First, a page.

Parents say the Lawrence school district is failing to meet special education needs during remote learning | News, Sports, Jobs | #specialneeds | #kids

photo by: Dylan Lysen/Lawrence Journal-World

Kendra Pittman thinks the Lawrence school district isn’t doing enough to meet the special needs of her daughter, a fifth grader with dyslexia, during the district’s remote learning period. She said many other parents of students with special needs feel the same way, and their children are at risk of falling behind.


As the Lawrence school district on Friday was finishing up its second week of fully remote learning for the 2020-21 school year, Kendra Pittman could be seen in her home hustling between her two elementary-aged children, trying to make sure they were both doing their school assignments and logging into class on their school-issued devices.

While Pittman finds it challenging to just keep an eye on her children’s class progress, she said it’s even harder when she’s trying to help her daughter who is struggling because she has special needs.

Pittman is not only serving as a caretaker for her children during the school day, but is also serving as a makeshift paraeducator to make sure her daughter, a fifth grader at New York Elementary School who has dyslexia, doesn’t fall behind in her math and English work. Under normal circumstances, her daughter would work with a special education teacher during those lessons, but that has not been happening during remote learning, Pittman said.

“I’m staying at home with my kids this year to make this work,” Pittman said. “If I hadn’t been able to stay at home with her, this would have been a complete and utter disaster.”

And Pittman is not alone. Several Lawrence parents of students with special needs recently told the Journal-World that remote learning has been an extremely difficult time for their children and themselves, and they fear their kids are at risk of falling far behind in their education, if they haven’t already.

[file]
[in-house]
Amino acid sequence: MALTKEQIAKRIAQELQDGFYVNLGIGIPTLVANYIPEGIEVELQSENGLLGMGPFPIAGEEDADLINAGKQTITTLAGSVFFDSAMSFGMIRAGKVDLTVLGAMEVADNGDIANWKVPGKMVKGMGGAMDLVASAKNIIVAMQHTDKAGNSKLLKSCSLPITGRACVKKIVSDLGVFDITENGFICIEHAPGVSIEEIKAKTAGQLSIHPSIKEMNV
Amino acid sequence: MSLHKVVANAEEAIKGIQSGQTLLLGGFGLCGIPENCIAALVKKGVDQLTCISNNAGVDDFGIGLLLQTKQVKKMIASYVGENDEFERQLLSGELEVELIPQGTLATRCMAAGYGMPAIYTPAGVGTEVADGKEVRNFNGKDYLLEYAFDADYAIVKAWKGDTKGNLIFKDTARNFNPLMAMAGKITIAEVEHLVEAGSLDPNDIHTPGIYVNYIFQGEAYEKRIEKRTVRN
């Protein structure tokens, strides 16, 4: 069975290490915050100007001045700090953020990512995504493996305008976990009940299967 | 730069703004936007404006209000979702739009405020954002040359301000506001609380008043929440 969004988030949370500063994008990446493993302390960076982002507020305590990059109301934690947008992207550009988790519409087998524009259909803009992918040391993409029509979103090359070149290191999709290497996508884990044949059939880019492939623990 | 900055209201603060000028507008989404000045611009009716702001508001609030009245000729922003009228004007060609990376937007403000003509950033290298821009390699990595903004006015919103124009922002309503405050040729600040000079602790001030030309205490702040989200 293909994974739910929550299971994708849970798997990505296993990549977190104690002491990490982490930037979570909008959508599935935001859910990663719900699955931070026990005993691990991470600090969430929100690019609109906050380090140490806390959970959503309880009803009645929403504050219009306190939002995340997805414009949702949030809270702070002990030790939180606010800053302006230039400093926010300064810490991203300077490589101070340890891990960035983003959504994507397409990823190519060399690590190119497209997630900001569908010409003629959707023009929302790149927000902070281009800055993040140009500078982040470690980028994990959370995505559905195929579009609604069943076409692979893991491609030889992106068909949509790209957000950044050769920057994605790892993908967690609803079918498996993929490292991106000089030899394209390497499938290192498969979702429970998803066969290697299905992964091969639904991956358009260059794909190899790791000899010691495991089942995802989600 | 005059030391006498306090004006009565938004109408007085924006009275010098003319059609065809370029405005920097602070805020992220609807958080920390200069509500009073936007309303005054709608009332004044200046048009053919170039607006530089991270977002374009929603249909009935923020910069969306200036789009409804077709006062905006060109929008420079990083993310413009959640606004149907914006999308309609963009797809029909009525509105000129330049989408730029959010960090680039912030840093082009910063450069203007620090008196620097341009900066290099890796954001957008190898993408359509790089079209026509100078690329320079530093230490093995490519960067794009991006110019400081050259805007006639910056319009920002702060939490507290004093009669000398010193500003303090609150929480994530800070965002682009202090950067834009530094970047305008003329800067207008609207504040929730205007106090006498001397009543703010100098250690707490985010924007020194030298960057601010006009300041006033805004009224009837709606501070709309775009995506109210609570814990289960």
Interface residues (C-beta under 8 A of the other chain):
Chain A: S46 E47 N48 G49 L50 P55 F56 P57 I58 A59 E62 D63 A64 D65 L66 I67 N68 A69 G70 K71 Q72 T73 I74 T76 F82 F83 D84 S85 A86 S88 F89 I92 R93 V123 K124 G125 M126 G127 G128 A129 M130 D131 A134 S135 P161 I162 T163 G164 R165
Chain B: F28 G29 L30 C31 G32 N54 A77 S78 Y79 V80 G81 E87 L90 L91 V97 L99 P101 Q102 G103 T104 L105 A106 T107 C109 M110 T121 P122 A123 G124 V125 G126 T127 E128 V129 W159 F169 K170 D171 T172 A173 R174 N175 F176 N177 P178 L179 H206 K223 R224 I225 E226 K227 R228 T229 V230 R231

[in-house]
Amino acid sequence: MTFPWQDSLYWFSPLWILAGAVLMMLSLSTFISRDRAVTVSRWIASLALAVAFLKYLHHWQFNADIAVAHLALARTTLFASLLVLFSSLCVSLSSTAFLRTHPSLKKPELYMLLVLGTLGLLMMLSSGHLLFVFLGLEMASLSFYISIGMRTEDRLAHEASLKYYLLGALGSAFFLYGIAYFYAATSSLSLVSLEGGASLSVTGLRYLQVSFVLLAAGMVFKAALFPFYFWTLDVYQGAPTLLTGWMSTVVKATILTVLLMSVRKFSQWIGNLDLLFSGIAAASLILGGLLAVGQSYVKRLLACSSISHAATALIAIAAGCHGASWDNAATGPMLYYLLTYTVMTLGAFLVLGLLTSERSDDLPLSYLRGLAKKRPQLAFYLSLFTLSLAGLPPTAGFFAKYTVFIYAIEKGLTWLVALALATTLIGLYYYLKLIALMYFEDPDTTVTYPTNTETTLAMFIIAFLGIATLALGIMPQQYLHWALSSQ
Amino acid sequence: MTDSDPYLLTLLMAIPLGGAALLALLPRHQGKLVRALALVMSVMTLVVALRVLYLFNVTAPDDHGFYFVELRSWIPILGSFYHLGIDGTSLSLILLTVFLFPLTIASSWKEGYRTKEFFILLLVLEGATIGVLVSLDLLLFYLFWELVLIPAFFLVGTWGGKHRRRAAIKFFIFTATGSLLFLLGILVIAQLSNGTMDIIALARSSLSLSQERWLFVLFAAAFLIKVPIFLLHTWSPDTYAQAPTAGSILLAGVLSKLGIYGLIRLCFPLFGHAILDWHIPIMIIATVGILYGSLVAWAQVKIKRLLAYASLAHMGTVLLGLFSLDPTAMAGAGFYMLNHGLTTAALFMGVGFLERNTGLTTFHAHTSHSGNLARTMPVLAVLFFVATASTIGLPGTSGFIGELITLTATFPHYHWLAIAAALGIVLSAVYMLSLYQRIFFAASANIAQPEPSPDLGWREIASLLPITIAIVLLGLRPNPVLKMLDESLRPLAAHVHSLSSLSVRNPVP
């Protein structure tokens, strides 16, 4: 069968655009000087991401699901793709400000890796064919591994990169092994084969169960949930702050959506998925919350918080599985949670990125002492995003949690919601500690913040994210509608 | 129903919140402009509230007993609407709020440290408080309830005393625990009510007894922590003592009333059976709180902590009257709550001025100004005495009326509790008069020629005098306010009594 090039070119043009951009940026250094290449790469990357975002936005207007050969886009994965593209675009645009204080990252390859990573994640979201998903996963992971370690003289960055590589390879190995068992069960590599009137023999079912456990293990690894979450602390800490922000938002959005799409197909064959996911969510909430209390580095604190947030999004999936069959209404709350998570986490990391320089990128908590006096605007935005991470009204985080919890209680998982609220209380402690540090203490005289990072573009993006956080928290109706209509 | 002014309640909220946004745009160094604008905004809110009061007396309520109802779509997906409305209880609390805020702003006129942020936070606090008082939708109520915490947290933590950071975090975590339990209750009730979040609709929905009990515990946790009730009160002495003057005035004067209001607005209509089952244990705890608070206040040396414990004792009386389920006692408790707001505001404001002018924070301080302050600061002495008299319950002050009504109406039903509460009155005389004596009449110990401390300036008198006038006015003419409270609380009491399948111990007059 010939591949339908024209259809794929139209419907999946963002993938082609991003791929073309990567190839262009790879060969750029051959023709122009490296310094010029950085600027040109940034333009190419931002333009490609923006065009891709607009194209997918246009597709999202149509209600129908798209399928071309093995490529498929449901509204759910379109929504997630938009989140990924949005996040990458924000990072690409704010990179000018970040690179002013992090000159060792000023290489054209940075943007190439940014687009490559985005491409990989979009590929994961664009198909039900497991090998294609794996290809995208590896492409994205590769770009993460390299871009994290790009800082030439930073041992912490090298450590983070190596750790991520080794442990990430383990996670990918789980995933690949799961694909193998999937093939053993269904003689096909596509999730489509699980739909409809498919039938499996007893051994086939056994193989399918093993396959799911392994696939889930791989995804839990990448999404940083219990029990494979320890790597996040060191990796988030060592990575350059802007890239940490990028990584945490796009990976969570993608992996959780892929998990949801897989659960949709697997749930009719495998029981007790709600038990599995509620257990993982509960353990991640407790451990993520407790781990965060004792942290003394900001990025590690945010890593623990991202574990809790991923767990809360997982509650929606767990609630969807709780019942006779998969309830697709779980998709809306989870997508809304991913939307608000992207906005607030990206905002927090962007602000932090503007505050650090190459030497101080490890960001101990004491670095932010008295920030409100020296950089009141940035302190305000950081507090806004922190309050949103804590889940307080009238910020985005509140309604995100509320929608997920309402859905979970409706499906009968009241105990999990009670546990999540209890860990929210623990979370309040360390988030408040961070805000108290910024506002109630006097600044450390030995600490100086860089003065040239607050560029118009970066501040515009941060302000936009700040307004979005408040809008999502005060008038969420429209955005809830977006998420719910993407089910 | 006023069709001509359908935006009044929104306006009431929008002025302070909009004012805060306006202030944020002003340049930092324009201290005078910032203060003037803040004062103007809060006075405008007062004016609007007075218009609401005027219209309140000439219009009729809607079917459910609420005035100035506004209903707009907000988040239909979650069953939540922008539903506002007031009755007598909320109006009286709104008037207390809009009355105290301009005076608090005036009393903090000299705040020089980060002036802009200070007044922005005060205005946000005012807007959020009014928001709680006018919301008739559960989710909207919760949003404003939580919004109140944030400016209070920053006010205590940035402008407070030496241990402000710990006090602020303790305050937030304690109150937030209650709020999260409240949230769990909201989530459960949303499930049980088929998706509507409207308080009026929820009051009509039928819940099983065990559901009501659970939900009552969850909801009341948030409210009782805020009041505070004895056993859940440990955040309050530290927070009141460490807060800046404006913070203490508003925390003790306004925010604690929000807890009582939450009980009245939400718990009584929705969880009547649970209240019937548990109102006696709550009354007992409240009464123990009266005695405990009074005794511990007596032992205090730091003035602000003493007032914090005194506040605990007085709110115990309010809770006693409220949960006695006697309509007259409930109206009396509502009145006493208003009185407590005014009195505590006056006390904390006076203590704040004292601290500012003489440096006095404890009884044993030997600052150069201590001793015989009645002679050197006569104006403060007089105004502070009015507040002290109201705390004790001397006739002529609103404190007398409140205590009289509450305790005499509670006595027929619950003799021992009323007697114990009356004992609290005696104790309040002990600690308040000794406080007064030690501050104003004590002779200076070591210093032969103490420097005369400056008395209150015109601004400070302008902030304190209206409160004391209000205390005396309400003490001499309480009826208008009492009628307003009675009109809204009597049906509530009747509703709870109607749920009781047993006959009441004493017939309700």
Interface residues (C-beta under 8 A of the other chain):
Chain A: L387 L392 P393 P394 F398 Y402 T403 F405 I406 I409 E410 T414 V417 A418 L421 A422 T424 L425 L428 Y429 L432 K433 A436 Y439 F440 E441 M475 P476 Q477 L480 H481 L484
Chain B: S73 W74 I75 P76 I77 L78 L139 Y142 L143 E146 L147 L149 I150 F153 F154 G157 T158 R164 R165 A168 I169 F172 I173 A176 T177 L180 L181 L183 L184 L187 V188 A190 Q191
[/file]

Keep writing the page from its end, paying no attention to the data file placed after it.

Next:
Pittman, who also serves on the district’s special education parent advisory committee, said “an enormous” number of parents feel that way. She said many parents of special needs students in Lawrence have recently started a Facebook group to discuss their issues and concerns.

District officials, though, said special education teams are working to ensure student needs are met during remote learning. Kevin Harrell, executive director of student services and special education, said the district was working with parents to provide those services, which he said the district has improved since the spring, when the state shut down schools because of the ongoing coronavirus pandemic.

“Our plans for this fall are much better than the continuous learning developed in the spring when schools were closed,” Harrell said in an email. “That’s because we have been able to listen to student, parent, and teacher feedback; review additional state guidance, and make adjustments. We also know that we will continue to improve.”

But the issues in special education caused by the pandemic could and should have been avoided, Pittman said. She believes the school district wasn’t prepared to fully provide educational support to special education students, even when the district had a full summer to prepare for continuing school remotely this fall.

Falling through the cracks

According to federal law, public school districts are required to serve special education students, which often includes providing an Individualized Education Program, or IEP. IEPs are programs the parents of the child with special needs works out with the district to ensure they do not fall through the cracks.

But during remote learning, the parents said that’s exactly what is happening. They say their children either aren’t receiving their federally mandated IEP or the resources to provide the IEP are not available.

Alexandria Cain, a mother of a second grader at Sunflower Elementary, said she was frustrated and exhausted by the district’s remote learning methods, specifically because her son’s IEP was not being met.

She said her son’s IEP requires a paraeducator, a nonlicensed education assistant employed by the district, to work with her son one on one throughout the school day. But ever since remote learning began in March, her son hasn’t had a para helping him, she said.

To make sure her son continues to learn, Cain has had to serve as her son’s para herself. That’s on top of her personal workday, which has stretched her thin. She also doesn’t have any educational training and doesn’t know how to properly provide the educational services her son requires.